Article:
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Festgabe für Hildegard L.C. Tristram überreicht von Studenten,
Kollegen und Freunden des ehemaligen Faches Keltologie der
Albert-Ludwigs-Universität in Freiburg,
hrsg. von Gisbert Hemprich
Bonner Beiträge zur Keltologie, Band 1
Softcover, ix + 383 Seiten,
Ladenpreis 39,90 Euro (inkl. 7% MwSt, zuzügl. Porto & Verpackung)
mit Beiträgen in deutscher und englischer Sprache
Inhaltsverzeichnis & Abstracts
GEARÓID MAC EOIN
Schriftenverzeichnis Hildegard L.C. Tristram
Das insulare Lachen
Der unheimliche Eindringling: ein Motiv des amerikanischen Films der 1980er und 1990er Jahre
This article deals with the subject of the uncanny intruder in American films of the late 80s and the 90s. I examine three films: The Hand that Rocks the Cradle (dir. Curtis Hanson), Cape Fear (dir.Martin Scorsese) and Lost Highway (dir. David Lynch).
Sigmund Freud’s definition of the uncanny as well as assumptions about the aesthetics of the uncanny serve as a theoretical basis. My study of the films focuses on the following questions: What are the characteristics of the intruder and of the community he intrudes into? How do the aesthetic devices of the films create uncanny effects concerning the intruder?
The Hand that Rocks the Cradle is the most conventional of these films: it shows a well-functioning family life threatened by and finally saved from a rather predictable intruder, and it works with conventional Hollywood aesthetics to induce uncanny effects. In Cape Fear, the intruder mirrors a disturbed community.
He is characterized as uncanny by a number of aesthetic means which undermine the continuity style of Hollywood cinema. Lost Highway, finally, depicts a world where the border between the inner world and the outer world has become uncertain; the motif of the intruder serves to highlight this general feeling of insecurity. Lost Highway uses to a large extent aesthetic devices that break the continuity of film space, creating general feeling of uncanniness.
GRAHAM R. ISAAC
Wege der Kelten, Wege der Keltologie: kulturwissenschaftliche Betrachtungen zur Funktion einer Geisteswissenschaft
Like other “Arts Subjects”, Celtic Studies must continually justify its administrative and financial existence at institutions of higher education throughout the western world, the more so because it is a “small subject”. This is a reflex of general cultural developments in industrial and post-industrial societies, in which “education” as a value in itself is questioned and often made secondary to the concept of “training”. The function of “Arts Subjects” in such a society is definable in terms of the way they interpret and question the symbols of power within, and self-definitions of that society.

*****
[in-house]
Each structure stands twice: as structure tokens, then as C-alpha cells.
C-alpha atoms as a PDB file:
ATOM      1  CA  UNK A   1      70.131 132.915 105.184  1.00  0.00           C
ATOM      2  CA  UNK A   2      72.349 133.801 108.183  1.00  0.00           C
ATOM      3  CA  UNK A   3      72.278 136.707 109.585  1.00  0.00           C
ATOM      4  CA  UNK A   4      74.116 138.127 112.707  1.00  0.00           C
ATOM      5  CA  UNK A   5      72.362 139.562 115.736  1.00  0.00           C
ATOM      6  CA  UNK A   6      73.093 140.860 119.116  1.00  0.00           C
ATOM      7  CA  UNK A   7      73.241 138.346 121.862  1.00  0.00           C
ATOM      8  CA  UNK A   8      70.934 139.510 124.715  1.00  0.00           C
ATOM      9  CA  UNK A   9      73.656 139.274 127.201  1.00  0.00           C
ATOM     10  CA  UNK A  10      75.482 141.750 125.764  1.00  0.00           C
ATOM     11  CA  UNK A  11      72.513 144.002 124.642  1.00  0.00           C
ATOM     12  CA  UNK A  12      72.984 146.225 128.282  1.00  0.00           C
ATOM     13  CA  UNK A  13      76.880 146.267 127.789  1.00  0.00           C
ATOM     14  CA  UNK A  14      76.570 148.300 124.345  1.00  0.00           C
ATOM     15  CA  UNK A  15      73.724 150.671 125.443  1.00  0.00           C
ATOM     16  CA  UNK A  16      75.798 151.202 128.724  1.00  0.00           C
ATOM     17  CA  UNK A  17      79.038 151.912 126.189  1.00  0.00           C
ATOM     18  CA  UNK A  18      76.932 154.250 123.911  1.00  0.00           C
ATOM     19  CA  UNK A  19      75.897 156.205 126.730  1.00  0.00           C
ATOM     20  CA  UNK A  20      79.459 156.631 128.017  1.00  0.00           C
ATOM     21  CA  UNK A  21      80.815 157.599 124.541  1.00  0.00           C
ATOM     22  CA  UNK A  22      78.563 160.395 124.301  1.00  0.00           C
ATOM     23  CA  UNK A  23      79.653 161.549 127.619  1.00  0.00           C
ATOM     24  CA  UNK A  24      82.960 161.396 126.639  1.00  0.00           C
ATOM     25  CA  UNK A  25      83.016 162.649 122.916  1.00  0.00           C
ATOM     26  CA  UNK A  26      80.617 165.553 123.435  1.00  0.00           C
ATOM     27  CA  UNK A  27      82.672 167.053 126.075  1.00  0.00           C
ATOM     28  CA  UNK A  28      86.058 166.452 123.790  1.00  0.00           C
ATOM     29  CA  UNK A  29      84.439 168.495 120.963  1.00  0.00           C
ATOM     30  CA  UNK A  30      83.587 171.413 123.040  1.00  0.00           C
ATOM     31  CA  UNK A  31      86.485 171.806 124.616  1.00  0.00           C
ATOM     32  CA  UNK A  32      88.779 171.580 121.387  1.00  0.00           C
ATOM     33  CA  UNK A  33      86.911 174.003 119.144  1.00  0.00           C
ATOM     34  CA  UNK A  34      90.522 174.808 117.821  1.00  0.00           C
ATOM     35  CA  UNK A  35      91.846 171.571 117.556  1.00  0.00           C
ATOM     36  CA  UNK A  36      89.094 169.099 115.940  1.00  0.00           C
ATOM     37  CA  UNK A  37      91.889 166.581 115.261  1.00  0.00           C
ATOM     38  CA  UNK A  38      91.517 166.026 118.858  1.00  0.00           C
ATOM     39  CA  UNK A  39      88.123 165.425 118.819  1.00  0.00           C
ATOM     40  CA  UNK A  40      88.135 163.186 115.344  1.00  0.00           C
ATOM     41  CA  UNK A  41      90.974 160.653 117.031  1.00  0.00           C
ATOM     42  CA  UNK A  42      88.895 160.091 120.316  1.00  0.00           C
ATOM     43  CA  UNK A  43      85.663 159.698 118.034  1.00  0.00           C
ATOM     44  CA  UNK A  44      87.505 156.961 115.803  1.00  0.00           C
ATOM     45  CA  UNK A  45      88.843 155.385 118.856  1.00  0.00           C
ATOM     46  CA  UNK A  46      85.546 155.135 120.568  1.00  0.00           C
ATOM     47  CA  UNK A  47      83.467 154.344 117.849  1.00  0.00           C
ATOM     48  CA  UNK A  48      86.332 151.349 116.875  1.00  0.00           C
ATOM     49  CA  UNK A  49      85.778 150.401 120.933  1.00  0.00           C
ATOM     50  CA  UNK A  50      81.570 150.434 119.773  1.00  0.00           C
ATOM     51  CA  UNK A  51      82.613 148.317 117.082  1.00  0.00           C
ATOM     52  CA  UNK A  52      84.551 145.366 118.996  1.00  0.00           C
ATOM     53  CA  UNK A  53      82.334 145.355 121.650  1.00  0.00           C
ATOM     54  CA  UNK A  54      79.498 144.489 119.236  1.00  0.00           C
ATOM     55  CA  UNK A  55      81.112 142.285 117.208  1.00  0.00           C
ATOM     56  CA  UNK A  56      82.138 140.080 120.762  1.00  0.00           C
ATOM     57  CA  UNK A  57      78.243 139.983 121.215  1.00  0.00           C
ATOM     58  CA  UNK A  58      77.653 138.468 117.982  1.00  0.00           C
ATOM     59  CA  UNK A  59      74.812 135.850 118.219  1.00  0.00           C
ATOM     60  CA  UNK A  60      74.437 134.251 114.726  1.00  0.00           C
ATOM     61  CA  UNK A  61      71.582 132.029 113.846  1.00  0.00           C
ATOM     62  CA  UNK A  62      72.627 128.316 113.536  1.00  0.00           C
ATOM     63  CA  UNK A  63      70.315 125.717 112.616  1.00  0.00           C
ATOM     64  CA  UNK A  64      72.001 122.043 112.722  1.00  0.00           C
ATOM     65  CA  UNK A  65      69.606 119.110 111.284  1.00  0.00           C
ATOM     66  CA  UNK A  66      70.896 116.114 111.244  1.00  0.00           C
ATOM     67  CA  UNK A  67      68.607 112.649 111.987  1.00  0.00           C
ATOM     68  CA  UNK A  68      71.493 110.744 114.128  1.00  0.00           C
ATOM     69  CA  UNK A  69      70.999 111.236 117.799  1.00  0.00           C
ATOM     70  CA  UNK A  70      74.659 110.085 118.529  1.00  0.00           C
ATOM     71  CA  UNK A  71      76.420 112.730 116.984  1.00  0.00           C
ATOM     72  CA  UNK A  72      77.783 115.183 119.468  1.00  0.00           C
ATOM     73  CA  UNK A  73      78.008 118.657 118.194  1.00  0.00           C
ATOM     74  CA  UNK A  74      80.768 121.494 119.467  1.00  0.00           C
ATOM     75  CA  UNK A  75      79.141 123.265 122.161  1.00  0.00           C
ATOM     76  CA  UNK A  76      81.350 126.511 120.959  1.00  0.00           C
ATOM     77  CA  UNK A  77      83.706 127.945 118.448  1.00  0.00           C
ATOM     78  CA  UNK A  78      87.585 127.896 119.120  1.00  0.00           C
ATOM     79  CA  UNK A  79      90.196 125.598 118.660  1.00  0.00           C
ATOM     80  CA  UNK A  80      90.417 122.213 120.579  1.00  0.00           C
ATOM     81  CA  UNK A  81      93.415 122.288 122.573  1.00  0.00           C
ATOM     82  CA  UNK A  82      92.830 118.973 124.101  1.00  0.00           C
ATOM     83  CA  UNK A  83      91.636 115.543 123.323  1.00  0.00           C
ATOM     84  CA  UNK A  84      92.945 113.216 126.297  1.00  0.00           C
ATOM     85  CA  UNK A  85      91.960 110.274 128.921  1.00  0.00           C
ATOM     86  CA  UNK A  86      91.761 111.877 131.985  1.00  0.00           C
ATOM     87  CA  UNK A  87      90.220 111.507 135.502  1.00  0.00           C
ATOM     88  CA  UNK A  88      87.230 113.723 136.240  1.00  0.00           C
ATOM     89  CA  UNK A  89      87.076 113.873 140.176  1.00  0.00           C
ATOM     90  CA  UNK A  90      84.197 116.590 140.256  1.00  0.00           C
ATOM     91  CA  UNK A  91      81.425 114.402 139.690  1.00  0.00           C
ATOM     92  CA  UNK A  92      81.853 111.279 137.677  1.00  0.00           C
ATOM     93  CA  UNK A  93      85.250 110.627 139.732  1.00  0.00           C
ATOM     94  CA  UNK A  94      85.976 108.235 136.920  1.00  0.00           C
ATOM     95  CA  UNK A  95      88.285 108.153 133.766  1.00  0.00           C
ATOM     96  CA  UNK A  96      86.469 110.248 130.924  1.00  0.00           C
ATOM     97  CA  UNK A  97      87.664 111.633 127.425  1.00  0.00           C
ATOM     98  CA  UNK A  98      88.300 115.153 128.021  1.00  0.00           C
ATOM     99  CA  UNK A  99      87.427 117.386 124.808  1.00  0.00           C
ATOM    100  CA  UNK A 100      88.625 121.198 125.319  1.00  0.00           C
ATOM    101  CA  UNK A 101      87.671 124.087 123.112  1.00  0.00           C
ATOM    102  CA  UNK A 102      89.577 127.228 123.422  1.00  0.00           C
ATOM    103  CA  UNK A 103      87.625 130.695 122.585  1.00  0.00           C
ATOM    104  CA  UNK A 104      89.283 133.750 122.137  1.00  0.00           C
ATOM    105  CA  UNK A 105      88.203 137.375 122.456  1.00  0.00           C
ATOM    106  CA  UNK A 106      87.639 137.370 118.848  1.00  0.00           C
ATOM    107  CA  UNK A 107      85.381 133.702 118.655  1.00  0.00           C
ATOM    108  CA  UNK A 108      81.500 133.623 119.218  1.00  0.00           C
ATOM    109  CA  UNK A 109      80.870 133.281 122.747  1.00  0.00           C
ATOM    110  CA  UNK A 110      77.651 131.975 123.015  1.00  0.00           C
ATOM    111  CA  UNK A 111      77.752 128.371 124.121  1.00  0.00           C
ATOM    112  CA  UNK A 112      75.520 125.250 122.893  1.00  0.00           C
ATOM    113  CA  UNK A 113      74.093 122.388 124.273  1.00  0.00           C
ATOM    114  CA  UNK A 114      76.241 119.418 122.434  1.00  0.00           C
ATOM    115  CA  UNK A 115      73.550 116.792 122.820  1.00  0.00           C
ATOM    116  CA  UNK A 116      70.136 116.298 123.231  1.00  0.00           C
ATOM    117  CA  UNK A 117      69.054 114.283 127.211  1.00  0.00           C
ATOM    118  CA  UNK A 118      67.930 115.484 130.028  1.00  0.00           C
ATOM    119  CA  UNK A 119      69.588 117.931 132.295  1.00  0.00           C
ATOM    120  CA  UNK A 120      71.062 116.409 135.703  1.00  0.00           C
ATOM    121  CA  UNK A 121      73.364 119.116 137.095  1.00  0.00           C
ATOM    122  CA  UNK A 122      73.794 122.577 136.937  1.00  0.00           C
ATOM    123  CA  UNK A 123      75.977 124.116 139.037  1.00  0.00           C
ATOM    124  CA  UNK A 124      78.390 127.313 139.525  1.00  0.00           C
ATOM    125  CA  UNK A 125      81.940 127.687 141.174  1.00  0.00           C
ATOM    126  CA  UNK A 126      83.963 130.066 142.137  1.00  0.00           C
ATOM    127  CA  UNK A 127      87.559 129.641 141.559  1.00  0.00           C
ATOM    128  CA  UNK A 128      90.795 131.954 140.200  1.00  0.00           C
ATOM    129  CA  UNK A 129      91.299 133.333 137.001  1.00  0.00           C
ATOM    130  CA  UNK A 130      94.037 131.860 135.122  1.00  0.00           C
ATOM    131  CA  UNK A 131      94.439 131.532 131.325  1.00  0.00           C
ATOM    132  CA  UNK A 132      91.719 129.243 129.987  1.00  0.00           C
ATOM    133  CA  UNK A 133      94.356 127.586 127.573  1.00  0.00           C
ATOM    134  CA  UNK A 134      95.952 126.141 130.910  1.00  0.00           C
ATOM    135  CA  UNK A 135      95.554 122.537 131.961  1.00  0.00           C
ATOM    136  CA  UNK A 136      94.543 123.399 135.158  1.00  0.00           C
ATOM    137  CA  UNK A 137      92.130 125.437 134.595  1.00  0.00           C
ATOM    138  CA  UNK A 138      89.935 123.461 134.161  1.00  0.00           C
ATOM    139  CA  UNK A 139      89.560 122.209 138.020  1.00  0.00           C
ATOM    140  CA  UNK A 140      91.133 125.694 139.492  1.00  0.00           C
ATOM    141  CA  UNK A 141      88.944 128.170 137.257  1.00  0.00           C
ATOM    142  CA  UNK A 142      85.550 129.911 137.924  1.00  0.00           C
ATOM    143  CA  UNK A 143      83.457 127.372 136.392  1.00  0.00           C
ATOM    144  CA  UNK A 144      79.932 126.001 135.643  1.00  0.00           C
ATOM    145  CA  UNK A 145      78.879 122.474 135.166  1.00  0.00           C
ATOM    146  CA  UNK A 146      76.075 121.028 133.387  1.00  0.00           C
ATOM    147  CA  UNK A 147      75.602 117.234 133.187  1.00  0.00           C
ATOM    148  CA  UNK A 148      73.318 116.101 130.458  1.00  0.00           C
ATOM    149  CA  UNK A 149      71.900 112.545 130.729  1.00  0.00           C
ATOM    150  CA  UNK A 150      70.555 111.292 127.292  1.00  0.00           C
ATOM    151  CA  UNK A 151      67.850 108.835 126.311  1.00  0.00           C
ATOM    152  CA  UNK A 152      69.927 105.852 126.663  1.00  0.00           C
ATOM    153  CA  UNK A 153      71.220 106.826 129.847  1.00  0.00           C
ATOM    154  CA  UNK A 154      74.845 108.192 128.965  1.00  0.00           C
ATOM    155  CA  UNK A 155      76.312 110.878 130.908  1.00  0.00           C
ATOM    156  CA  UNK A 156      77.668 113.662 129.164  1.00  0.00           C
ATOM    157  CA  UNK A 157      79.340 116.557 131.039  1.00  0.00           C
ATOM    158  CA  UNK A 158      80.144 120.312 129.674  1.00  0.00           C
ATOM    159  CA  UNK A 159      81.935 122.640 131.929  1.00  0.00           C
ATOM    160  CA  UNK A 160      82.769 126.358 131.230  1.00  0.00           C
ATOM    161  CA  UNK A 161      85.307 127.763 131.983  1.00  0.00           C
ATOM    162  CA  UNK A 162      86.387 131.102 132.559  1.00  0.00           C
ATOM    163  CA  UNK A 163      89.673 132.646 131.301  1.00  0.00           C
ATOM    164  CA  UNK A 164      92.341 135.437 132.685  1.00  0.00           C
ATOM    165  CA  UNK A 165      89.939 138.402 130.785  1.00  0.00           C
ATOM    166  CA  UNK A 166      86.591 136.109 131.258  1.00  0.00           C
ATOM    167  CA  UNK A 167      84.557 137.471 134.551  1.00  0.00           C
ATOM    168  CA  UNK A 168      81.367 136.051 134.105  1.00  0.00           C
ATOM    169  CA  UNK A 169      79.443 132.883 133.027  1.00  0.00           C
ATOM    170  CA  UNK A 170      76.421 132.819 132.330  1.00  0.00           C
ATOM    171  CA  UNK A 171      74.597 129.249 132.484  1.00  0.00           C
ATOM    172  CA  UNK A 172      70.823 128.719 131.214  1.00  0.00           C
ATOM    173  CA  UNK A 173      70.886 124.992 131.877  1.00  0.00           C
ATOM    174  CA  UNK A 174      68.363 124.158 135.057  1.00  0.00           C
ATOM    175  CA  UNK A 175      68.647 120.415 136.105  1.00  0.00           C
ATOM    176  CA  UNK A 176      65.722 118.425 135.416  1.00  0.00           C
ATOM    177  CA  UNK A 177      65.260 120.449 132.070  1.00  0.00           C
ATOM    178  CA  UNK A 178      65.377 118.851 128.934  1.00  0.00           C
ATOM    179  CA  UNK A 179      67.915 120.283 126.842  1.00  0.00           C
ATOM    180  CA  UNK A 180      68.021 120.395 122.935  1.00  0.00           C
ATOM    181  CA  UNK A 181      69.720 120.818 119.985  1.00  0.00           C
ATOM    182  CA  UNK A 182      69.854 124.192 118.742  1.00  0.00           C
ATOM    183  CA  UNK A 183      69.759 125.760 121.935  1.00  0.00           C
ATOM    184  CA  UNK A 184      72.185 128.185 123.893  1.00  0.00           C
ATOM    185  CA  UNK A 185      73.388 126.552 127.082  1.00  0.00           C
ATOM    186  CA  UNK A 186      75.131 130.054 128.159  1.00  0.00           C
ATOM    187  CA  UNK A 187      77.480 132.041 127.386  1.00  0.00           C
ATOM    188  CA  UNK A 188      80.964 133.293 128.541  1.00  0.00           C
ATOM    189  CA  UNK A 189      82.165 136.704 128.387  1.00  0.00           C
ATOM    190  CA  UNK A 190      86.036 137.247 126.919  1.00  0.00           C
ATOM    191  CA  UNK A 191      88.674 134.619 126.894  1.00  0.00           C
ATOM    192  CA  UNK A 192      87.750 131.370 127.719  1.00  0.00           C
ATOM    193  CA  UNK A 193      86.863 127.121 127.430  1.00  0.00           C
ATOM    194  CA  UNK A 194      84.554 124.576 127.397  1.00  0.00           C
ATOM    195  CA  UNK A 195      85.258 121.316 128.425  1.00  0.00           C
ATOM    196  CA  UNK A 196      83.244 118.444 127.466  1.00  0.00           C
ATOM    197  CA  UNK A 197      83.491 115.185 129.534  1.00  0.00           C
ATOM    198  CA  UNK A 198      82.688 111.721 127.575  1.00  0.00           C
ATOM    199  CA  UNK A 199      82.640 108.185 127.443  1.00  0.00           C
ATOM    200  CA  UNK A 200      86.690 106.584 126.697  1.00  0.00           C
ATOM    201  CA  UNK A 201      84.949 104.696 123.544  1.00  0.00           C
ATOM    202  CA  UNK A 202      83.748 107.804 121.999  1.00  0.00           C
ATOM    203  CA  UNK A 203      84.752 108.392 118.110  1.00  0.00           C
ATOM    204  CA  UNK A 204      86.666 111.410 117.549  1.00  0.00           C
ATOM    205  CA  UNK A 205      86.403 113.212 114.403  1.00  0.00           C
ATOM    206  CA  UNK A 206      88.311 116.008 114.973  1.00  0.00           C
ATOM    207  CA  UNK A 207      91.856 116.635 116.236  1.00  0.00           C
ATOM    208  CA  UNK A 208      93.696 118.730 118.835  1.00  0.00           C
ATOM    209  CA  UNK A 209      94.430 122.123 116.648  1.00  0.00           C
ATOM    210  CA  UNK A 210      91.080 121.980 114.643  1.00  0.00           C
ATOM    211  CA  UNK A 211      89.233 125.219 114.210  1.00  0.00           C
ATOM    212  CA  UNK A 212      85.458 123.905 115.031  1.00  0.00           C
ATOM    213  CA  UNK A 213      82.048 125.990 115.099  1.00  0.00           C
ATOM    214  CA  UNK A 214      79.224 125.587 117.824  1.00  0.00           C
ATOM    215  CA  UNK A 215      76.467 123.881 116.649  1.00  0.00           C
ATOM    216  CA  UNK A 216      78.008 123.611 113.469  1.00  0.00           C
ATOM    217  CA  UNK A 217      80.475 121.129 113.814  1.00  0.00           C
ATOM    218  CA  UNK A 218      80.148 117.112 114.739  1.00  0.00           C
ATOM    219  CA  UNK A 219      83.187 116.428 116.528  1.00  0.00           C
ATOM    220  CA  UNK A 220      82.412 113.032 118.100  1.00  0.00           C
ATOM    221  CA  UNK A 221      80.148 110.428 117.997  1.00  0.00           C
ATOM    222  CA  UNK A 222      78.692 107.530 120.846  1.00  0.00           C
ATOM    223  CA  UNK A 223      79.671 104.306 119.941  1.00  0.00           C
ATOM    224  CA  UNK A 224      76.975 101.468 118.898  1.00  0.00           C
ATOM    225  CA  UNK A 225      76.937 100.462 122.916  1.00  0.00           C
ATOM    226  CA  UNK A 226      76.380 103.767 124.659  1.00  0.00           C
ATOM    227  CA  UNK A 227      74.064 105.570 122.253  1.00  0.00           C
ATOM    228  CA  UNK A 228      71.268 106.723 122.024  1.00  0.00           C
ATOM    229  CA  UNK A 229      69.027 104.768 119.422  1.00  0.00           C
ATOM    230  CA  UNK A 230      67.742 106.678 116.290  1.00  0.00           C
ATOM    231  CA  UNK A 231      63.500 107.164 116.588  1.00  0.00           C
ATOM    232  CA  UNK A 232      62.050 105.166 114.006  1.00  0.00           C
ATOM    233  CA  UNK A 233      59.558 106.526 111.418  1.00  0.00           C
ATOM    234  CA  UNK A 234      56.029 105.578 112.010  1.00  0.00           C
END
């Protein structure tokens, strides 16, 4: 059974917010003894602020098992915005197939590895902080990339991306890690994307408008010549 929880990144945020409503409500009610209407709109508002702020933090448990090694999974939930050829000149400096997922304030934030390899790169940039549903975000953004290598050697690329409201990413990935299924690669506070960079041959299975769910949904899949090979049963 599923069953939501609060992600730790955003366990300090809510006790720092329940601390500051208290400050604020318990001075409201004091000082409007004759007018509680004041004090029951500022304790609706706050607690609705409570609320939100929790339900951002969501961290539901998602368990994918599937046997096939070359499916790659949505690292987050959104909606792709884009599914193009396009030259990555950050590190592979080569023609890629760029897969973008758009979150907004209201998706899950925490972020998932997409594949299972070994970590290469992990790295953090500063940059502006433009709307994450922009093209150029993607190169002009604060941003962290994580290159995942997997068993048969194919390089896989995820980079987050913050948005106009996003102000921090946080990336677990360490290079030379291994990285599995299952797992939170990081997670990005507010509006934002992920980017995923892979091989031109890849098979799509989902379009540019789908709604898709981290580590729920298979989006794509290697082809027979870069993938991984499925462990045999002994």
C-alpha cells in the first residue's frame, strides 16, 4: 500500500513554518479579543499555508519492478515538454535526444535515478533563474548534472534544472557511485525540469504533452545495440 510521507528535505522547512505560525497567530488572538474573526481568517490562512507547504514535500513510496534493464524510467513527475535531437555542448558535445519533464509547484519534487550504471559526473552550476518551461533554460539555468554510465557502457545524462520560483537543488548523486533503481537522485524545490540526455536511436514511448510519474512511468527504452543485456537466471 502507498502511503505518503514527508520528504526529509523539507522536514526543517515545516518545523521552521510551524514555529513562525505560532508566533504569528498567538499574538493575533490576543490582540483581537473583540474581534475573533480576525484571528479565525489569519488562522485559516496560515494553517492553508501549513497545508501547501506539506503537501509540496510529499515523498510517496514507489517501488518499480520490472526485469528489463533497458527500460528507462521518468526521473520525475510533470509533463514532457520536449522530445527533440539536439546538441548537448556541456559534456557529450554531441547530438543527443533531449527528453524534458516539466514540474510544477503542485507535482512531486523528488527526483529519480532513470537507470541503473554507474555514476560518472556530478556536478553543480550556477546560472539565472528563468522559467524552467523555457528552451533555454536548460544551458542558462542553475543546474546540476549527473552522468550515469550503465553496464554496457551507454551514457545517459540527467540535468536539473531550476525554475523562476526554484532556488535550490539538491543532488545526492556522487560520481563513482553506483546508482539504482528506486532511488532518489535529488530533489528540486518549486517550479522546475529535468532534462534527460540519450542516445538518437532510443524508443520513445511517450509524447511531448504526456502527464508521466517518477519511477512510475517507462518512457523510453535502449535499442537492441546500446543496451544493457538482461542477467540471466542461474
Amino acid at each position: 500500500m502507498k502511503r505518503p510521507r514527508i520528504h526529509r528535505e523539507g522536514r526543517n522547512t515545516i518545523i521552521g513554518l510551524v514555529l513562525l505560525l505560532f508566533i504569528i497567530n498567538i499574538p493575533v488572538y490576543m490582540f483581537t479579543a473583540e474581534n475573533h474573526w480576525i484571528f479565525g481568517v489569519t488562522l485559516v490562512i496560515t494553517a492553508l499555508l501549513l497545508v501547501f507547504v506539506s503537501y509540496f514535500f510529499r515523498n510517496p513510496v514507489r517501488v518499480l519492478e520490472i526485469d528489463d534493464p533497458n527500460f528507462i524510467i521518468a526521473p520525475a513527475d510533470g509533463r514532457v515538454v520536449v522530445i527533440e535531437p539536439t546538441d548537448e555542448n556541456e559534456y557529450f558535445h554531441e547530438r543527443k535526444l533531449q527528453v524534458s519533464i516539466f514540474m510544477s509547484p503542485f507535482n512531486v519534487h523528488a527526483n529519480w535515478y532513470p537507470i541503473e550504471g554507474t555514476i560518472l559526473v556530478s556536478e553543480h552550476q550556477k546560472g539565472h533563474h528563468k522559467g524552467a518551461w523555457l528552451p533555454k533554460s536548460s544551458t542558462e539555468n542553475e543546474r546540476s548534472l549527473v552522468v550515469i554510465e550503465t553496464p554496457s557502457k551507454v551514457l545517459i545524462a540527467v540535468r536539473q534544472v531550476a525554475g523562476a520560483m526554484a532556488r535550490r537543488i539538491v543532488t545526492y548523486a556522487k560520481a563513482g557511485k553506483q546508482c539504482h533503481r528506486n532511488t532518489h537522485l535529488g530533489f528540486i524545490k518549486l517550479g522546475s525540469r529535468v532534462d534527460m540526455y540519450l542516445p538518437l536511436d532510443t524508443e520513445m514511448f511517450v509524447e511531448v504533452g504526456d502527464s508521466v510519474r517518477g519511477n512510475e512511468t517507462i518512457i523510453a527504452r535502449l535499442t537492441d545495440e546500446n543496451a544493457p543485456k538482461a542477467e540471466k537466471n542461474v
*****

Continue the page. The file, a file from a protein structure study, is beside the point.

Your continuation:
From this perspective, the paper argues, Celtic Studies is a welcome force for enlightenment in twenty-first-century Europe.
DAGMAR Ó RIAIN-RAEDEL
Iren im Schwarzwald: Das traurige Schicksal der Heiligen Landelin und Trudpert
Little is known about two seventh-century Irish saints, Trudpert and Landelin, who are venerated in the Black Forest, at St. Trudpert and Ettenheimmünster repectively. While their cults are documented from the tenth / eleventh centuries onwards, their Lives are later and contain few historical details. It is argued that the cults of the two saints were introduced during the eighth century when there was a well-documented Irish presence at Straßburg and at the island monastery of Honau. In this case, the foundations at St. Trudpert and Ettenheimmünster may be seen as being part of the expansionist politics of the Frankish monarchy in co-operation with the bishop of Strassburg and his
PÁDRAIG Ó RIAIN
Irland und Wales: ein hagiographischer Austausch
The four Welsh saints mentioned in the martyrologies compiled at Tallaght about 830 — Gildas, David, Beuno and Deiniol — are examined here against the background of the céili Dé movement then in progress in Ireland. The inclusion of the less well known pair, Beuno and Deiniol, is explained on the basis of the proximity of their churches, Aberffraw and Bangor, to the court of the kings of Gwynedd, which Irish clerics are known to have visited en route to and from the Continent. The point is also made that the lists of ‘local’ saints added to the Martyrology of Tallaght contain not only Irish but also Scottish and Anglo-Saxon saints. Therefore, the addition of some Welsh saints may
reflect the compiler’s apparent wish to glorify the céili Dé movement by associating with it saints from the whole of the island of Britain. Opportunistic hagiography of this kind can also be detected in the choice of Irish saints for inclusion in the much later Lives composed by Rhigyfarch and Lifris for the Welsh saints David and Cadog.
CAITRÍONA Ó DOCHARTAIGH
Questions of Orality, Performance and Transmission in Relation to Medieval Irish Prayer
A large corpus of devotional material survives in manuscript form from early medieval Ireland. On the occasions when these prayers, litanies and hymns have been discussed, it has usually been from a linguistic or doctrinal standpoint. There has been little investigation of their possible ritual contexts or of how the extant written texts relate to their oral performance in an act of worship. Theoretical models of orality are based primarily on narrative and are therefore not necessarily easily adapted to other genres of text. The hypothesis proposed here, however, is that applying the theories of orality to devotional material can add to our understanding of medieval religious practice as well as testing the universal applicability of these models. Such an exercise may also help to elucidate questions about the relationship between prayer in memory and written prayer. In addition, there is the significant issue of transmission, whether orally, or through a written medium, and the subtle interchange between the two. It is intended here to highlight some of the questions posed by these reflections and to suggest ways in which an indepth investigation might proceed.